Engaging High Risk Patients through Care Management (Part 2)


Post by Vicki Harter, BA, RRT


Vice President, Care Transformation

In part one of this post on engaging high-risk patients through care management, I discussed how different patient segments require different levels of care management relationships and tools. For the highest risk patients, a patient engagement strategy is centered on high intensity care management. Next, let’s look at how technology can help care management have a greater impact on outcomes for the highest risk segment.

Coordinating Care Across a Multi-Disciplinary Team

The care for a high risk patient can involve a large team including multiple specialists, pharmacists, care managers, office assistants, community health organizations and family members or friends. Coordinating activities among a diverse team requires shared access to a longitudinal patient record that gives a comprehensive “360 degree view” of the patient. The 360 degree view includes information such as:

  • Claims data (e.g. services obtained, medications, etc)
  • Dynamic care plans
  • Lab results
  • Medications
  • Patient outreach information
  • Patient supplied information (biometrics, logs/journals, preferences, etc.)
  • Predictive analytics such as a readmissions risk score, clinical risk, forecasted cost, etc.
  • Barriers to care
  • Gaps in care/quality measures that need to be closed
  • Important non-clinical information (e.g. patient motivation, family support team members, life events such as a recently deceased spouse, and other social factors)

With this enriched view of the patient, care team members across the continuum can work more efficiently together closing gaps in knowledge and communication while operating at the top of their license. This can result in reduced redundancy in assessments, surveys and tests. Today, enterprise population health technology can bring together and make available all of this information in a shared workspace even if the information is stored in disparate IT systems.

Incorporating a patient-centered approach

A deeper understanding of patients helps drive a patient-centered approach, which is critical for patient engagement. For example, if a patient is motivated to achieve a certain goal such as travel to her daughter’s wedding, then every member of the care team can reinforce her motivation and encourage the patient and engage them in the plan of care. If every care team member has access to all patient information, then patients won’t have to repeat the same information to different care team members and patients begin to sense coordination among providers. If there is a family member, friend or community organization that plays a key role in the patient receiving care, then that critical piece of info will be incorporated into the assigning of tasks. The end result is a personalized plan of care. If patients see that the entire team “knows” them, it improves the overall patient experience, builds trust and can improve engagement.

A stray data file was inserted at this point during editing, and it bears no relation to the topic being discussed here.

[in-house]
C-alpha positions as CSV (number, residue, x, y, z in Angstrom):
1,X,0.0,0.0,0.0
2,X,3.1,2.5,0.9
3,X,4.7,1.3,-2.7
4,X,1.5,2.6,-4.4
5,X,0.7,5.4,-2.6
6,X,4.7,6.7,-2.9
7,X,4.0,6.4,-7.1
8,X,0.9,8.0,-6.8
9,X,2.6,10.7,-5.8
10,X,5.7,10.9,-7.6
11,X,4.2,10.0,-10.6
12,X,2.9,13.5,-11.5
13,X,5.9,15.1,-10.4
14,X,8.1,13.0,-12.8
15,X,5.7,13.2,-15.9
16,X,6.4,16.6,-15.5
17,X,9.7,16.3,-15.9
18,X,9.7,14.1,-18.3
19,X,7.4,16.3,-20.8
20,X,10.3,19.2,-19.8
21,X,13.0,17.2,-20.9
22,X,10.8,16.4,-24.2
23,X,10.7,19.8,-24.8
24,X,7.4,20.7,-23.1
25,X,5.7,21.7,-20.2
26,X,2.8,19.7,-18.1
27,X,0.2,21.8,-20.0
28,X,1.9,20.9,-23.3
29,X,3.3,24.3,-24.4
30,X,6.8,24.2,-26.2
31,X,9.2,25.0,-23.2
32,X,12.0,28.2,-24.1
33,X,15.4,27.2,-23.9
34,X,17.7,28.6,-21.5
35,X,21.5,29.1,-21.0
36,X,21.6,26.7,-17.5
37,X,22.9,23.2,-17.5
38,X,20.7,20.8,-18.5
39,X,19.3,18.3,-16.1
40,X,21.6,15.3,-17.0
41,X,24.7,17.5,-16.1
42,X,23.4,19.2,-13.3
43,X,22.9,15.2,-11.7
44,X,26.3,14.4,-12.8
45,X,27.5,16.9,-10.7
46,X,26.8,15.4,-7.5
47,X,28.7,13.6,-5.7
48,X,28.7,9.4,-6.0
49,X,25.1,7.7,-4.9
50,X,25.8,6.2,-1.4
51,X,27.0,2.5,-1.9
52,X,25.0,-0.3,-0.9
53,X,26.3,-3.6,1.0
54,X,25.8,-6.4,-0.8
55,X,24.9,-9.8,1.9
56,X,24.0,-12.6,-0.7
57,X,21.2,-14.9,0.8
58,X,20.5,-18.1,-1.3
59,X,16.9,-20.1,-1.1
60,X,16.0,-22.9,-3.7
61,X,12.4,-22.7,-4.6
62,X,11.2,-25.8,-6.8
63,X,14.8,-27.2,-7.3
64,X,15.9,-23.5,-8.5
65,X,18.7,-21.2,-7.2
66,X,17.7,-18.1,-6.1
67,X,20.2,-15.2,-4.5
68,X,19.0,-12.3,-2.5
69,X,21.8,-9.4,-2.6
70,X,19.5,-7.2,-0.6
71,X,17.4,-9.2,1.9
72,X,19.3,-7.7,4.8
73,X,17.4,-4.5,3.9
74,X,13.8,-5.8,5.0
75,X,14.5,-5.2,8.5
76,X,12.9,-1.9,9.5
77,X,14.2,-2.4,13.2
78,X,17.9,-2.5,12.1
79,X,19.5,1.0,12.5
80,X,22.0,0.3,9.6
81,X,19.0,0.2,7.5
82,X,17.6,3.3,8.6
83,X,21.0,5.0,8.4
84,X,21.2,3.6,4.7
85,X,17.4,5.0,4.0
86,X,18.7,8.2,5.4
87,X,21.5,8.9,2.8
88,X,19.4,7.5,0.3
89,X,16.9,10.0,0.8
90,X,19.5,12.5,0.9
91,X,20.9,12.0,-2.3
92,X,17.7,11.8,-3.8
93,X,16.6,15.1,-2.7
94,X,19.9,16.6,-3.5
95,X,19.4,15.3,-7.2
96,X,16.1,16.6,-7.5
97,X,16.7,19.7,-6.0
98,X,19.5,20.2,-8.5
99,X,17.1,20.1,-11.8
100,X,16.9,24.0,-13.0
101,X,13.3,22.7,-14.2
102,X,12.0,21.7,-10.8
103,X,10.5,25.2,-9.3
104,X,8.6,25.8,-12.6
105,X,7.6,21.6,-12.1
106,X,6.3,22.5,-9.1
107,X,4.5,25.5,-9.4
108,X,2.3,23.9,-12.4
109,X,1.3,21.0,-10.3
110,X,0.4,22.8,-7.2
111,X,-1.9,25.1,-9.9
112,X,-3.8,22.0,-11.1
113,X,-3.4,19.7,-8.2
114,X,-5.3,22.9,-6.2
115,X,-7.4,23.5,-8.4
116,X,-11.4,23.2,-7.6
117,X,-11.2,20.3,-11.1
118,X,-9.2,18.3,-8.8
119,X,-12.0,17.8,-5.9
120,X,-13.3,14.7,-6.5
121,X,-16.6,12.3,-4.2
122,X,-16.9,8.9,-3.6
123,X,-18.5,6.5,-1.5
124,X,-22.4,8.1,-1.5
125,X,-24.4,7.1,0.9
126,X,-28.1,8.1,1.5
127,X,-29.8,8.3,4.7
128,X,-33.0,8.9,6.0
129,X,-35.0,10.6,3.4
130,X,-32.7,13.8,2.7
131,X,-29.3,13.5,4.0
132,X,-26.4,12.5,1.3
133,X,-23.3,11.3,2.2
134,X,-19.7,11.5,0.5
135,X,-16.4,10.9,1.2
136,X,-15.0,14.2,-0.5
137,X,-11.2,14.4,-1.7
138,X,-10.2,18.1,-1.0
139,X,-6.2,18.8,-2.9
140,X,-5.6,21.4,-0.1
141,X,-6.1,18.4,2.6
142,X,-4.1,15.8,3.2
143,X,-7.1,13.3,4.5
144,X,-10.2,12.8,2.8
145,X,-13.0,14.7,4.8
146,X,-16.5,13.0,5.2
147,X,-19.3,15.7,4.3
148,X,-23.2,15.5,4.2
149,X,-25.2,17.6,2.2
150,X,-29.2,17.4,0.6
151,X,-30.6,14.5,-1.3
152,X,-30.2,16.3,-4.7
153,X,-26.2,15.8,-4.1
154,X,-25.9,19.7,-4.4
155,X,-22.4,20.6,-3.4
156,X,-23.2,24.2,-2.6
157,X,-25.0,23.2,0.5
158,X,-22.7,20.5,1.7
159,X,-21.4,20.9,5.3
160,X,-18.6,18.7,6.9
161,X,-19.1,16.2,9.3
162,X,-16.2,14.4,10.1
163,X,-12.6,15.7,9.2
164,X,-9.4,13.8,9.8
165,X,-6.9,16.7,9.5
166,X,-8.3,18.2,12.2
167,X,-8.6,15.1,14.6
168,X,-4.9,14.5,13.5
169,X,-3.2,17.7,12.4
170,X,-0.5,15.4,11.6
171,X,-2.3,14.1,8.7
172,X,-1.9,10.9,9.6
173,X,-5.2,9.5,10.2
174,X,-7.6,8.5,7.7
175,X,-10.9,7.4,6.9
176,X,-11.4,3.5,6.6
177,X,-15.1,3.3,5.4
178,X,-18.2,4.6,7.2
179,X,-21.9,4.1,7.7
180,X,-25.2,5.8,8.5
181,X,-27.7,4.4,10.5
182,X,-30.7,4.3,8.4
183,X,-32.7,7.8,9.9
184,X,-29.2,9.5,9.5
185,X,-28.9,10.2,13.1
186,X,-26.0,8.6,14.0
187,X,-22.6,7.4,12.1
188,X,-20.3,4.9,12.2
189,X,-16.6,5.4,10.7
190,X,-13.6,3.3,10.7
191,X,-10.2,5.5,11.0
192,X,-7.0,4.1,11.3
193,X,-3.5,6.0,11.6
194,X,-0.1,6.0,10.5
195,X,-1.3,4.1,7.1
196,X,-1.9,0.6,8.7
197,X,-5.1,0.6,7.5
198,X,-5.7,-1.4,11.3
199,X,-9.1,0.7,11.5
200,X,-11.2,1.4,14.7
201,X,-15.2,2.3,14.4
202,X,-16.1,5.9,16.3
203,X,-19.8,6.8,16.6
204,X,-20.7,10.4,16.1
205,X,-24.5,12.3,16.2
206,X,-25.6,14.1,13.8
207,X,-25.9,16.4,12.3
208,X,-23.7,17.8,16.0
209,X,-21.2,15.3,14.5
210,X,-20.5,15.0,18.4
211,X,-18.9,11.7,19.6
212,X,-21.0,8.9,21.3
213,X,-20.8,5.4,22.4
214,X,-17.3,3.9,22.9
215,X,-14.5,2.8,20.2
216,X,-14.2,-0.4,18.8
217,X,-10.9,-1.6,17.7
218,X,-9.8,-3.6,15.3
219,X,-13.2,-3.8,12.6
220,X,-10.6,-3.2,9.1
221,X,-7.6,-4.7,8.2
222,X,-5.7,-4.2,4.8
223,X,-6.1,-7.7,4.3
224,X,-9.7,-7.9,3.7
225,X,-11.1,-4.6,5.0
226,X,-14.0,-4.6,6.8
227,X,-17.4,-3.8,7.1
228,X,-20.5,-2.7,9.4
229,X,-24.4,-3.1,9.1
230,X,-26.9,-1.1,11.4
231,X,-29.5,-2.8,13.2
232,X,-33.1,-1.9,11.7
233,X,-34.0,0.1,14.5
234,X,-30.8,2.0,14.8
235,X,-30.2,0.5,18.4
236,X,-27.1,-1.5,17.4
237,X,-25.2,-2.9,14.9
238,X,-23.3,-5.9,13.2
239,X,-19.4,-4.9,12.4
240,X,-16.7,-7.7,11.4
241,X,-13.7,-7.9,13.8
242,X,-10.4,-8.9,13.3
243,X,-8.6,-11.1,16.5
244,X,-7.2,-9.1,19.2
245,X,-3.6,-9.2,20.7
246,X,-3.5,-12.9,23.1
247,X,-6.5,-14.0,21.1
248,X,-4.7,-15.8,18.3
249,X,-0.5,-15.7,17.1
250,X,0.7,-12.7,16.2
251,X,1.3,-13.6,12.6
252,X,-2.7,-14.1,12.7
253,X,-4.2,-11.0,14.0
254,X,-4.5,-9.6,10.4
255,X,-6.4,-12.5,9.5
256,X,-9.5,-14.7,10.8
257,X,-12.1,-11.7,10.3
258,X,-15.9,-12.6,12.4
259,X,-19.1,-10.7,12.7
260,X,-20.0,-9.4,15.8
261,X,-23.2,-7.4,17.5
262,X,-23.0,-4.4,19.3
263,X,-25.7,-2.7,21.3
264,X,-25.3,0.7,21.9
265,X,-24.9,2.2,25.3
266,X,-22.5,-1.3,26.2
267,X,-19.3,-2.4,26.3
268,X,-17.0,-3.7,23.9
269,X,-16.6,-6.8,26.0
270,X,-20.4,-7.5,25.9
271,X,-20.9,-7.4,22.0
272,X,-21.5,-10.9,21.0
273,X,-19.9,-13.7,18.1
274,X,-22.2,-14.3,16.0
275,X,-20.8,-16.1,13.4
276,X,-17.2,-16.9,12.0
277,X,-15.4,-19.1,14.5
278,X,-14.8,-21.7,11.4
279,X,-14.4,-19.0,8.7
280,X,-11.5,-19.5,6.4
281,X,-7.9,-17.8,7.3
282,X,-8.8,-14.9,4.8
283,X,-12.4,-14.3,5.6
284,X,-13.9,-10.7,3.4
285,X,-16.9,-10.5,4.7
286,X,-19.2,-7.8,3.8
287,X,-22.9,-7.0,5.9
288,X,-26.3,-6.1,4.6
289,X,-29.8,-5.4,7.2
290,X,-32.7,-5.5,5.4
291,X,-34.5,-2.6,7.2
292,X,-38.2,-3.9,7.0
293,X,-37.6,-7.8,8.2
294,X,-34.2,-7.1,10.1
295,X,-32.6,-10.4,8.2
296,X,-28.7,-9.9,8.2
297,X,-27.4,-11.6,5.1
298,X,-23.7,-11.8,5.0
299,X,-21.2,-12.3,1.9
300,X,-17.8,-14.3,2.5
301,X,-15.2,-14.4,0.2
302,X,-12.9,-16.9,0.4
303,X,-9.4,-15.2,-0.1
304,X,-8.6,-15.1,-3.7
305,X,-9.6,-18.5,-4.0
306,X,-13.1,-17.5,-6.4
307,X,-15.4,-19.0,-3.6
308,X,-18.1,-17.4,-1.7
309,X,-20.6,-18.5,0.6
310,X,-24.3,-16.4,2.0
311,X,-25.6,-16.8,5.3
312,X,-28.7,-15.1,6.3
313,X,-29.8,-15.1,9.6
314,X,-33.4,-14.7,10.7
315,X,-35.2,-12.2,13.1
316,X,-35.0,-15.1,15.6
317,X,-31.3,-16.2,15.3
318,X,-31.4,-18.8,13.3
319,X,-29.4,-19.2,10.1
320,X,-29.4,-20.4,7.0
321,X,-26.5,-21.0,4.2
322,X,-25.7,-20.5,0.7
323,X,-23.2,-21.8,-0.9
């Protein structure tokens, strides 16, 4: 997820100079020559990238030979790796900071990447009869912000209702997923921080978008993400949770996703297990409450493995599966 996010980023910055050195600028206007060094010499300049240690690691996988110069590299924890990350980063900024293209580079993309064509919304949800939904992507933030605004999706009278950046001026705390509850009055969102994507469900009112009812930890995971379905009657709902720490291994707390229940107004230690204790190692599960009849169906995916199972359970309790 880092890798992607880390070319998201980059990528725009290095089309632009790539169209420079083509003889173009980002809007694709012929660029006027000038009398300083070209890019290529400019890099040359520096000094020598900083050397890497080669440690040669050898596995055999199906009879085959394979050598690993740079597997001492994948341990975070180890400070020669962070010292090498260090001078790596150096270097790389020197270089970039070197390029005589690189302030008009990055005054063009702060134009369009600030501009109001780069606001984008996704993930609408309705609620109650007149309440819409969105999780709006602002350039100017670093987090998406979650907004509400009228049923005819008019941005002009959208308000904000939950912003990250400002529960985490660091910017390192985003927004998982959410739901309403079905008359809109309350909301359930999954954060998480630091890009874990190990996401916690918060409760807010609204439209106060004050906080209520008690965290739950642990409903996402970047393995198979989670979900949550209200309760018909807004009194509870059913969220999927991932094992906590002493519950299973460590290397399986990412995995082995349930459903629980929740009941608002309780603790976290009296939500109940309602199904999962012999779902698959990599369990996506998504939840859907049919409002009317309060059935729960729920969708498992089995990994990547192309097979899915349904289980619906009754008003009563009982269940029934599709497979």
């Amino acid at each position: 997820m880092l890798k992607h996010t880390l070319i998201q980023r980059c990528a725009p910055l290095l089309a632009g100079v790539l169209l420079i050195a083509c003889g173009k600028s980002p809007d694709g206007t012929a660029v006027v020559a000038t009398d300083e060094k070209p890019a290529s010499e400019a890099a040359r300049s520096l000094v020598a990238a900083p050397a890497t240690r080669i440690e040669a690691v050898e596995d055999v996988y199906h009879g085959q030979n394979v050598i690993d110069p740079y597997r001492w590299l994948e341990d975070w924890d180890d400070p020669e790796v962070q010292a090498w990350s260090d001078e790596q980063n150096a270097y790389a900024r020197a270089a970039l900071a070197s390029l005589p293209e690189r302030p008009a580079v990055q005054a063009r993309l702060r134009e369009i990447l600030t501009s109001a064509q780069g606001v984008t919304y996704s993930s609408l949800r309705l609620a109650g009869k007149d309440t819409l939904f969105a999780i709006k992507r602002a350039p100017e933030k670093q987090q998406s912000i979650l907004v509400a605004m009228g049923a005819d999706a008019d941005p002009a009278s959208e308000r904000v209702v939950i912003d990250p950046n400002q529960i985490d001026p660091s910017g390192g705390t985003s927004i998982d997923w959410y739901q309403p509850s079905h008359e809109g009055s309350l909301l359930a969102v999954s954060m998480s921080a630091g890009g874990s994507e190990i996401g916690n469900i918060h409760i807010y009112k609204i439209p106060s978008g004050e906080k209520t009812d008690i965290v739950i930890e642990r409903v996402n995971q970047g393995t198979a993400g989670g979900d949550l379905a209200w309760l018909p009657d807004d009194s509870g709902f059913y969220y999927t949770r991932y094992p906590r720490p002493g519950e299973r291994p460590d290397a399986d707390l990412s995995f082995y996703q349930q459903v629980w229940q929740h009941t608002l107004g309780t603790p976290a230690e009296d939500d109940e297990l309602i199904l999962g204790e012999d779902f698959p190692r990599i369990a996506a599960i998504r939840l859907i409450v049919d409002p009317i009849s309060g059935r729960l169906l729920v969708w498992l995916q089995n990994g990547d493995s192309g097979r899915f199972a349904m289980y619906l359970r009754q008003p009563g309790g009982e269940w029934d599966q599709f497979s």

Optimizing time with patients

Care managers are often challenged by a high volume of daily manual tasks. For example, in order to assess a patient and complete a care plan, care managers must track down and synthesize information from multiple systems and offline sources. With a full case load, efficiency is a challenge that ultimately impacts the amount of time care managers can spend focused on patients. Technology can help care managers spend more time with patients by automating time-consuming tasks. For example:

  • Care plans, task lists and interventions can be automatically generated and updated from assessment responses
  • Complete medication histories can display order history and fill history to enable faster review and support compliance review
  • Patient workloads or specific tasks can be reassigned to other care managers or support staff, assuring “top of license” activity
  • High risk patients can be tracked across the continuum through event-based alerts (e.g. admissions, discharges or blue tooth device alerts).

To summarize the main takeaway from both posts, patient engagement and care management strategies are closely linked and should be tailored by segment. As part of population health initiatives where the focus is often on high-risk patients, patient engagement strategies should be on a one-to-one basis, and linked to relationship building through high-intensity care management. New population health technology has emerged to help coordinate care for the highest risk patients. As more providers make the shift to value-based care and seek efficiencies to help them scale programs, I believe that technology will play a central role in helping the highest risk patients. If you’d like to discuss your care management strategies in more detail then send us a note here.